Leaders of young Virginia bank pay fines
Federal regulators ordered board members and executives of 1st Commonwealth Bank of Virginia in Arlington to pay thousands of dollars in penalties for deviating from the institution's original business plan.
Eight board members were fined $5,000 apiece, while chief executive Ernest Tressler and Chief Financial Officer Gregory Murray were each hit with $10,000 fines. Rather than spending months fighting the judgment, Tressler said, all parties have paid the penalties.
"We don't feel this was justified," Tressler said. "We had a choice of fighting or paying and moving on to try to grow our bank."
1st Commonwealth Bank submitted a revised business plan to increase mortgage lending in August, which was approved in October, but the fines were already in the pipeline.
The action stems from a case that's been brewing since December 2009. Back then, Tressler says, the Office of Thrift Supervision contacted him with concerns that the bank was growing its residential mortgage business beyond what the agency approved in its May 2008 charter. At the time, 1st Commonwealth had originated roughly $35.6 million in residential loans.
The bank filed its first amended plan in February of last year, but was denied. Instead, regulators handed down an enforcement order in August that said 1st Commonwealth "engaged in unsafe or unsound practices" for, among other things, failing to comply with its business plan.
The agency entered into a supervisory agreement with 1st Commonwealth, requiring the bank to reduce its originations by more than 60 percent to adhere to its original plan. Mortgage lending at the institution slowed to a trickle just as the market, supported by low interest rates, started to take off.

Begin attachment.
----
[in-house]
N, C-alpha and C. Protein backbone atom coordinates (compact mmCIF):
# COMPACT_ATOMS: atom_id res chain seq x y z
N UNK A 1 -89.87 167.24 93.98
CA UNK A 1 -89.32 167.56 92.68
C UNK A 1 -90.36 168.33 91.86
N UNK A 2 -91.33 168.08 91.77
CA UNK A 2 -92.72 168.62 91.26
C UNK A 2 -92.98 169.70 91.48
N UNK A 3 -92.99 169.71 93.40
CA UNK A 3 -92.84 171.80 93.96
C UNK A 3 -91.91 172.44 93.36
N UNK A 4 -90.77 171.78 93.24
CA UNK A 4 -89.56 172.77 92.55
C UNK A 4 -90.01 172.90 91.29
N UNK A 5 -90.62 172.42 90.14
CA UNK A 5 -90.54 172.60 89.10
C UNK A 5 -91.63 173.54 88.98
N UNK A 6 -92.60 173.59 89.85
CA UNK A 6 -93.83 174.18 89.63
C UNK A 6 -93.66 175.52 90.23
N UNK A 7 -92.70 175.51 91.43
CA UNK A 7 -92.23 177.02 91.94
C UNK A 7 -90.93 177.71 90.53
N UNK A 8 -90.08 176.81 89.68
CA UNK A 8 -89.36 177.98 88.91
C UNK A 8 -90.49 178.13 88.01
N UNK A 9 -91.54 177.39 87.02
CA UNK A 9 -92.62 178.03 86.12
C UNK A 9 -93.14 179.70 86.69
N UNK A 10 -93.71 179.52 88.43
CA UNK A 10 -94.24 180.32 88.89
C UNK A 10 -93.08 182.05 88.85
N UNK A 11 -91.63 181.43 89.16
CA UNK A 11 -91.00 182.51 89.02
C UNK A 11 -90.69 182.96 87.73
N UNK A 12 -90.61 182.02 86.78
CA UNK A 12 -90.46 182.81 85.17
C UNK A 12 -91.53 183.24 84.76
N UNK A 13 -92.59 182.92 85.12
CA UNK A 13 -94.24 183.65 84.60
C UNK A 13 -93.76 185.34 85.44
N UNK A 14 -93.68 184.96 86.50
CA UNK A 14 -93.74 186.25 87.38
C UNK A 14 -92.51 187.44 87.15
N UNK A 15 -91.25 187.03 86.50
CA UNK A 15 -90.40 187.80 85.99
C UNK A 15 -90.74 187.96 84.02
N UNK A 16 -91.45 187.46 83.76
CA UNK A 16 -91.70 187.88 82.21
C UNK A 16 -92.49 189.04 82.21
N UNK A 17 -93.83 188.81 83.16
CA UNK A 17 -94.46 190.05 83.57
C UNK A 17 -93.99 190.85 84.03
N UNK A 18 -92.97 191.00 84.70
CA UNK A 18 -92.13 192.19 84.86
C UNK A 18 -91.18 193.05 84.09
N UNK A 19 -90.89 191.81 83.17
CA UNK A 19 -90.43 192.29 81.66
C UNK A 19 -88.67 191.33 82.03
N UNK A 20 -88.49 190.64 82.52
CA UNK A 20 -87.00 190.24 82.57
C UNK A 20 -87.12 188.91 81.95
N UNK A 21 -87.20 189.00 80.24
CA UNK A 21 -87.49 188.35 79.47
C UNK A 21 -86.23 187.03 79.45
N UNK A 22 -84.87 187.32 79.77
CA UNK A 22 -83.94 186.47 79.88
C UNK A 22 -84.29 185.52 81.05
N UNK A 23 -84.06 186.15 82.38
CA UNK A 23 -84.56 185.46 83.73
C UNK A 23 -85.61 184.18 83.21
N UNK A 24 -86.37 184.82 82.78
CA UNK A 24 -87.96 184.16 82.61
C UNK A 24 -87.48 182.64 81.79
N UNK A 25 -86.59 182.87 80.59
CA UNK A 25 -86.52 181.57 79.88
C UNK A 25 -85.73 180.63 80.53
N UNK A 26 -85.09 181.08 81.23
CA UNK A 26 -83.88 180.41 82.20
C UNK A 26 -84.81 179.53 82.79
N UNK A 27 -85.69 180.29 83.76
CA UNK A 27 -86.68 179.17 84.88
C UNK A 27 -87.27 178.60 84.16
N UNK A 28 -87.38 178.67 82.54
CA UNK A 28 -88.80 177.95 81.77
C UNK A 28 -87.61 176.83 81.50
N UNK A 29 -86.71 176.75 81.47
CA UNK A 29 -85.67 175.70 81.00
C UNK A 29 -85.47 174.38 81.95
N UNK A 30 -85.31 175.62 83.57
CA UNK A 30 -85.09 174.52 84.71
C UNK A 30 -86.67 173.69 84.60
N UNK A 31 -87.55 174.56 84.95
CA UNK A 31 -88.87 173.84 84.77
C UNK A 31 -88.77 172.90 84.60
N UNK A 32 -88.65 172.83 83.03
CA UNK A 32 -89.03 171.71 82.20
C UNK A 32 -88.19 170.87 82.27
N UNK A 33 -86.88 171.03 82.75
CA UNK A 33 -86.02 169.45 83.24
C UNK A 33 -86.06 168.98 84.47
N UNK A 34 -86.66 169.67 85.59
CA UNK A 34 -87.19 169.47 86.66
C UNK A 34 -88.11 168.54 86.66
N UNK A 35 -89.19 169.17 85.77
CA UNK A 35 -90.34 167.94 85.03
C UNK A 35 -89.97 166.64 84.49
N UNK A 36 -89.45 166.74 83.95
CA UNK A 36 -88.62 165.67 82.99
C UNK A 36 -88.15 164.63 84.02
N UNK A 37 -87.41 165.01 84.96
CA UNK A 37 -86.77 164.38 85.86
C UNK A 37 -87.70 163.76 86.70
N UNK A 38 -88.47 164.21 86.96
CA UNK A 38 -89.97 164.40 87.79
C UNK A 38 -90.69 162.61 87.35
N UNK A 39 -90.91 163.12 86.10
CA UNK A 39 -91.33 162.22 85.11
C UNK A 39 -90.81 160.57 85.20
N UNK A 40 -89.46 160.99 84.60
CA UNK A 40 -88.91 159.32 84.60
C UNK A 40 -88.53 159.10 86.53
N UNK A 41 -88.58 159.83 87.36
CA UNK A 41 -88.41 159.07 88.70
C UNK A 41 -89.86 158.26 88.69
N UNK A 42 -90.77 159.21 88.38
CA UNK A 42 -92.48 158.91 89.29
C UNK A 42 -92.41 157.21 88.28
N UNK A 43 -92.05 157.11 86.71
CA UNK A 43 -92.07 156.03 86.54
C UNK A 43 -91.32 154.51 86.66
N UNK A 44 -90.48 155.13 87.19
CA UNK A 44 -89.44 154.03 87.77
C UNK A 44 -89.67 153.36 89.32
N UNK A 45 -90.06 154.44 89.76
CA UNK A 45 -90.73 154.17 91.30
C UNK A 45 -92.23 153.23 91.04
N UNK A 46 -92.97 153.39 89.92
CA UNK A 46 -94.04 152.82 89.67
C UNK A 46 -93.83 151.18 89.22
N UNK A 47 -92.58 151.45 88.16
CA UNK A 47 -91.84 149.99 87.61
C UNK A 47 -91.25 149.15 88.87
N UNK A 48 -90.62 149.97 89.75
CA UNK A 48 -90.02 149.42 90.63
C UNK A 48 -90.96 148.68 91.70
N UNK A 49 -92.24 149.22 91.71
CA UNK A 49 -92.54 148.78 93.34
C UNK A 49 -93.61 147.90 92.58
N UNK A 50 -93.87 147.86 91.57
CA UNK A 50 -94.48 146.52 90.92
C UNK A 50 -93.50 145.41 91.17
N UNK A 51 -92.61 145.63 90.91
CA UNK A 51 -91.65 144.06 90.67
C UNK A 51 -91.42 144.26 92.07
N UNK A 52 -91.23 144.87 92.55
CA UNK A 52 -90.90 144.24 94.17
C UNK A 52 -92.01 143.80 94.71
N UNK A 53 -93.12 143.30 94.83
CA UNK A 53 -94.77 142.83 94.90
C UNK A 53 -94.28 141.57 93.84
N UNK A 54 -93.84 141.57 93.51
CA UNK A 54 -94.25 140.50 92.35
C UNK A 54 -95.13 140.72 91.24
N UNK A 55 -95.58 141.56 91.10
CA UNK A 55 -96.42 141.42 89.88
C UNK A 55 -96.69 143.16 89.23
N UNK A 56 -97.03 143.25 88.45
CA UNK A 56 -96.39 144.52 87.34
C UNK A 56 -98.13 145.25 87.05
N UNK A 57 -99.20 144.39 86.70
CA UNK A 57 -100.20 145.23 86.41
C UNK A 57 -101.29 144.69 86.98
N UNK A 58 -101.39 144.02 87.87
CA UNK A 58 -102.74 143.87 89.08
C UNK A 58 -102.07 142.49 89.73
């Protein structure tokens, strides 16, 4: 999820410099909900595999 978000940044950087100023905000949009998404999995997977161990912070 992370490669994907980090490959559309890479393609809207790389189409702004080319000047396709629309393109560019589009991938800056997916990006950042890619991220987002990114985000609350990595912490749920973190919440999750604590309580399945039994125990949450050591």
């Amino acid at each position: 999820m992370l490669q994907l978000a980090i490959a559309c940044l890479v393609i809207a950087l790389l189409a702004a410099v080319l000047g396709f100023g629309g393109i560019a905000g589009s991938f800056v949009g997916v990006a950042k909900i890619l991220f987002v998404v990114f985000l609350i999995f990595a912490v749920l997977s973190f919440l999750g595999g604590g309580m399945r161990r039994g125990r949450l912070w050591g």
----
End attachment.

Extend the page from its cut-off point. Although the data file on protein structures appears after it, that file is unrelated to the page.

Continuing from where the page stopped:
"They got hit with this order just as the refinance market was about to set records in the second half of the year," said David G. Danielson, president of Danielson Associates, a banking consultant firm in Bethesda. "Letting them continue on would have likely allowed the bank to make significant earnings. Instead, you've got a bank that missed the mortgage boom as rates have gone up now."
Officials at the Office of Thrift Supervision did not respond to a call seeking comment.
Unlike many institutions that draw the ire of the regulators, 1st Commonwealth is well capitalized and has no troubled loans. In the aftermath of the financial crisis, however, analysts say regulators are leery of robust mortgage origination. Young banks like 1st Commonwealth are being locked into strategic plans that can prohibit them from taking advantage of changes in the market, Danielson said.
"We were kind of told that we were a victim of our own success," Tressler said. "We made the mistake of exceeding one of the conditions of our approval; the only reason we did it was because the market was so vibrant."
1st Commonwealth closed out last year with $51.7 million in assets, down roughly 15 percent from 2009, according to SNL Financial. Tressler attributes the decline to the retreat in mortgage origination, but expects a reversal of that trend now that the bank is operating under an amended plan.